6) Learn to pace yourself. Take a break before you need it. Drink before you need it. Snack constantly while riding. Use sunscreen lliberally. Wear sunglasses and a hat/helmet with a brim. Find comfortable and easy to maintain riding clothes - whatever works for you, not just what someone else recommends (duplicate sets of clothes means you don't have to wash every night).
7) Put together a basic on-bike emergency kit - tools, first aid, pump, phone/cash/identity card, etc. Learn to do basic, side of the road, emergency repairs - fix rear wheel flat comes to mind. Carry it on the bike all the time/every ride. Though you are riding with a partner, you each need to carry a certain amount of your own personal emergency spares - but can share/split other items between you. BTW, 2 spare tubes and a repair kit made each daily ride "faster" than just carrying a repair kit; I fixed my flats at night after completing the day's ride.
8) Do a pre-ride bike check daily. Lube your chain every 2-3 days at the distances you are riding, possibly more depending on the road conditions.
9) Learn the signs, symptoms and treatment of heat stress, heat exhaustion and dehydration. This is both for yourself and your riding partner - watch out for each other and be "physically self-aware". Consider a basic first aid course and CPR certification --- never know if/when any of these might come in handy.
10) If there's a chance you will ride in low-light, rainy or dark conditions, get a "proven" light system - battery or dynamo-powered doesn't matter. Find something that works. Carry a spare bulb and a couple spare batteries (if you don't have a dynamo hub). At least once, go out in a low light/dark condition and remove&re-mount your rear wheel, tire and tube as if you were repairing a flat. That practice is worth its weight in gold under some circumstances on the road.

11) Remember, there's no "shame" in not actually completing your self-challenge. It's YOUR challenge, after all. You have nothing to prove. There's no reason to hurt yourself though riding through discomfort or low emotional points is something that will surely be necessary at some point. Just keep on pedalling. Take a break - eat and drink something - then ride on. You said you aren't racing the clock.

Last edited by drmweaver2; 12-02-11 at 11:29 AM.
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Old 12-02-11, 11:11 AM
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Originally Posted by hyhuu View Post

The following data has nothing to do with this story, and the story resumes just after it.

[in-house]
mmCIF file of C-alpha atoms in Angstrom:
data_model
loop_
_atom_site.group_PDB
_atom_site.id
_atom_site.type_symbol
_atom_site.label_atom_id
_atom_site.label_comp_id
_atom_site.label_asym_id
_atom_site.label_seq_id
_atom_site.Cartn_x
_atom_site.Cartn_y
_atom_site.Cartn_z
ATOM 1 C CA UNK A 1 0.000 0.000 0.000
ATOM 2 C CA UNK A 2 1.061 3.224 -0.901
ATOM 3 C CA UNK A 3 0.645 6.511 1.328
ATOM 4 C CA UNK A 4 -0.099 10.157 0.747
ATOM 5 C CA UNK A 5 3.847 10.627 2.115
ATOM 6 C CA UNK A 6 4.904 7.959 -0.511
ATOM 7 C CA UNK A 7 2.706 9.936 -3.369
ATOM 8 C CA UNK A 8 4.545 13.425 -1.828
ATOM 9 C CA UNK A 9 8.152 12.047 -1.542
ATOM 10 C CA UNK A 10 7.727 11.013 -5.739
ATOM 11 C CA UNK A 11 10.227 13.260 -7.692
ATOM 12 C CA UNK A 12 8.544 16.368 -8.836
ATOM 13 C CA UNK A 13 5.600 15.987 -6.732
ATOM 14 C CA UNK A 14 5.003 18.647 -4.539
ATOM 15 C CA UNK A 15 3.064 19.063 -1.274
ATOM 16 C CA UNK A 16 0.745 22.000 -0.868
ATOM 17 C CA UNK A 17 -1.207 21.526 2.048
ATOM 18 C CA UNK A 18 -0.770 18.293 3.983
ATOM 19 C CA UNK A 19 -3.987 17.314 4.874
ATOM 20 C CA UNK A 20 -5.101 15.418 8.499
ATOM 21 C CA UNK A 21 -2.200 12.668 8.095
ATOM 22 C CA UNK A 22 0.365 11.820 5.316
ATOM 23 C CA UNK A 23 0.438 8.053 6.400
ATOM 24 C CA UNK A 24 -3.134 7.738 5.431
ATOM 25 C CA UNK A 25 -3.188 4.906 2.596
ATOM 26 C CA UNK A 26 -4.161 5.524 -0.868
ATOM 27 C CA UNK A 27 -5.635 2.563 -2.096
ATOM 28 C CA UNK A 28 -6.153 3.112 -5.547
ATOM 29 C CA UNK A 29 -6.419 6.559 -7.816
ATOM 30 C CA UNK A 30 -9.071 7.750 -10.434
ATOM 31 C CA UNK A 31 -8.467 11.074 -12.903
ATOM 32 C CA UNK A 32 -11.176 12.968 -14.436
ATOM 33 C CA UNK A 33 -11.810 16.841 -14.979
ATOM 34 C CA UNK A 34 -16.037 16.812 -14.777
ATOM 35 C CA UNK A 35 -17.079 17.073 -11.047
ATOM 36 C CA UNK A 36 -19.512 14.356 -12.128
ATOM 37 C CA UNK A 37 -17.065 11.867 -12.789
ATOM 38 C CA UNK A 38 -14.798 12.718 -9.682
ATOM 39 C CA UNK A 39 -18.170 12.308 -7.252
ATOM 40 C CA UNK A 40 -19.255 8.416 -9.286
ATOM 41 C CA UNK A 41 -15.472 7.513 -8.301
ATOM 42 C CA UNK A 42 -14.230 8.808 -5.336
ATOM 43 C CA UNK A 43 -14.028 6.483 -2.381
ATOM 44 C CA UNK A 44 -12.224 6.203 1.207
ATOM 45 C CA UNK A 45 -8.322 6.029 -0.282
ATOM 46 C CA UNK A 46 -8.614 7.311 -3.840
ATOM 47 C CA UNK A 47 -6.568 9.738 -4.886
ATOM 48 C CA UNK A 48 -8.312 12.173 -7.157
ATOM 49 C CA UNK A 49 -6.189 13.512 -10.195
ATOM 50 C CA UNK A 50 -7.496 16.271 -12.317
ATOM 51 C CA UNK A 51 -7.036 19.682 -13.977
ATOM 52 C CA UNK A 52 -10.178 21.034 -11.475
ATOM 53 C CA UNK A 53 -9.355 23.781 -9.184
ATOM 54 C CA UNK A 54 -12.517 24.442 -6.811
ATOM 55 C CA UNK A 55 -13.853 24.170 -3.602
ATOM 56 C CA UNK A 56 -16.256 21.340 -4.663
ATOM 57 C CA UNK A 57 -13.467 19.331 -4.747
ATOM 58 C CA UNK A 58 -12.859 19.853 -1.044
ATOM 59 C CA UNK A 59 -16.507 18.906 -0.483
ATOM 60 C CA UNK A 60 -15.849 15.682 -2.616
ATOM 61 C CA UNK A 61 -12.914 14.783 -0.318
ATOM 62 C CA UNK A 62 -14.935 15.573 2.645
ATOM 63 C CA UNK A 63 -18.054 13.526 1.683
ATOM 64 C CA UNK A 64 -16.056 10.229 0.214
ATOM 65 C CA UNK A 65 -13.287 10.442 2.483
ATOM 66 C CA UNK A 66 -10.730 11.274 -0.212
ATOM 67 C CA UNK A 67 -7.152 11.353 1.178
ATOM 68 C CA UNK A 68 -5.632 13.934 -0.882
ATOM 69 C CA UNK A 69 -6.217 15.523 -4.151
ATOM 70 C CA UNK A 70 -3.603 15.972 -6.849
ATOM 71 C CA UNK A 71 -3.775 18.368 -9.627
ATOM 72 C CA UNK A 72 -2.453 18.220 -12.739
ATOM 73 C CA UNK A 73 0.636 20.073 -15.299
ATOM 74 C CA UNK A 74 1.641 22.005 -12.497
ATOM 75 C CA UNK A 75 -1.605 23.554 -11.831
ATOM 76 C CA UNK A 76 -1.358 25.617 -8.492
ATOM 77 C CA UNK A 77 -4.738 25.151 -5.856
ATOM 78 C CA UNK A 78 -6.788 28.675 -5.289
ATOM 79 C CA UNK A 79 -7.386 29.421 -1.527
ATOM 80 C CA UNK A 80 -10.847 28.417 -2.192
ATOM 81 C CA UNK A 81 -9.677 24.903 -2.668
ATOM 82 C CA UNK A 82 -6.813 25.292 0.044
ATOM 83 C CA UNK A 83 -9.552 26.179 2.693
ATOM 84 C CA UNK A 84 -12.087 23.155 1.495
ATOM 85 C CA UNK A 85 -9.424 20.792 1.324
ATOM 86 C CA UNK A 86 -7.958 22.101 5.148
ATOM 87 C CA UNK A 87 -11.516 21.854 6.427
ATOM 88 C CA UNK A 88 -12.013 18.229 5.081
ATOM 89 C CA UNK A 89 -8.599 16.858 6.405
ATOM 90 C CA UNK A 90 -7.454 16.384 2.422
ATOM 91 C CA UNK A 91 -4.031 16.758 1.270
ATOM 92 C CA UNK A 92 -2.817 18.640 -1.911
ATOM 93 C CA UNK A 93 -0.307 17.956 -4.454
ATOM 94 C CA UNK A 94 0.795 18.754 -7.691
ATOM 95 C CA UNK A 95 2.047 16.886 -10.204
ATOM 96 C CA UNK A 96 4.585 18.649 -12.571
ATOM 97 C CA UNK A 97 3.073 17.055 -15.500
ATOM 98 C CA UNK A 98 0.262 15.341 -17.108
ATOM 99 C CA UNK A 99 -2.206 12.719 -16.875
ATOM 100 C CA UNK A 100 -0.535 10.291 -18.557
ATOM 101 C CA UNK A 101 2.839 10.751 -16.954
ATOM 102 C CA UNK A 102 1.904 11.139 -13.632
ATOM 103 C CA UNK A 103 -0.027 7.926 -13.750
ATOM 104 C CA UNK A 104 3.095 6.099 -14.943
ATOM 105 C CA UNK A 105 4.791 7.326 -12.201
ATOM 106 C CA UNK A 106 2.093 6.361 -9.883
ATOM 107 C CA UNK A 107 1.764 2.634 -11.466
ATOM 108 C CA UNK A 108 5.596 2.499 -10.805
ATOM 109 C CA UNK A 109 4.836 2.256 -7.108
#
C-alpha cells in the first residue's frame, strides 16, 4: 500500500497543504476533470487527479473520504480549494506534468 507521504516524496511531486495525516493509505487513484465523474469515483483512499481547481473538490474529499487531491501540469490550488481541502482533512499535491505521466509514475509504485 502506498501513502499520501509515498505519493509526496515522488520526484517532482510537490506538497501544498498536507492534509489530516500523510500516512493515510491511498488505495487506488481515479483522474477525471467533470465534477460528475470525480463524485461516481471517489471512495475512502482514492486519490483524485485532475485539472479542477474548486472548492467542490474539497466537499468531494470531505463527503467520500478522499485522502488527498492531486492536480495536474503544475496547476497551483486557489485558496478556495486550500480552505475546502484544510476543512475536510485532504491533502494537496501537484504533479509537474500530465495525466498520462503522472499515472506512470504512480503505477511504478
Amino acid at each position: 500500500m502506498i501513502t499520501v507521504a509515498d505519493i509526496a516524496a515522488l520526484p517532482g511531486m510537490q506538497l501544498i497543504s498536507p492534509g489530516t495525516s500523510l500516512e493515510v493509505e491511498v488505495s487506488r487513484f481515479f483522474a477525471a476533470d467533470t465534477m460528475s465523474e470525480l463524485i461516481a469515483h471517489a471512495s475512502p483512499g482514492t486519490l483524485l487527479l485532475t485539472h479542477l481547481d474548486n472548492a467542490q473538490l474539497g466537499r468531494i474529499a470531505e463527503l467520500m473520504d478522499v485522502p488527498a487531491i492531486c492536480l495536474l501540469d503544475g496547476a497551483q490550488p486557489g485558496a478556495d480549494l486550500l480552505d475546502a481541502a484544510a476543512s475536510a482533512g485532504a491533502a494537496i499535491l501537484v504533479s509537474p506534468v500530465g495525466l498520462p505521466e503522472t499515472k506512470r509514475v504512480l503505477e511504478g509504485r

If each of the 120 miles/day also involve some good hills then it's going to be extremely difficult.
If each day is FLAT, then it is going to be even more difficult.

-----------------------------------------------------------------------------

Mostly I agree with the sentiment behind Cranium's comment. But I'll clean it up a bit:

How about you get a bike and start riding ... say 20 miles a day for 4 times a week.
Then up it to 35 miles 4 days a week.
Then ...

Let us know when you've discovered the reason for chamois cream (or its alternatives).

Riding regular 60 milers will teach you some things.

But complications arise, not on a linear projection, probably more like an exponential function.
----------------------------------------------------------------------
Above noted, however, also note that PacTour frequently averages 113 miles a day for about 30 days, to cross the continent.

So ... 120 miles a day is do-able.
But only if you've trained your body and brain for it.

Is from now until June enough time to train for it?

You decide.

Last edited by skiffrun; 12-02-11 at 11:16 AM.
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Old 12-02-11, 12:59 PM
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maybe if you put an easy day in there every 5th day or so
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Old 12-02-11, 01:28 PM
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I hope the OP gets to do it so we can read his report. I'm sure it's going to be awesome.

FWIW, my commute is 60 miles round trip East-West direction. On those days when I'm fighting the constant headwind for 30 miles on the way back, I'm tired the next day. The same thing happens when my weekend ride involves climbs several miles long (heck even pros need rest for major climbs). I can't imagine doing what you plan to do days in and days out. But I have no talent and am getting old. Good luck.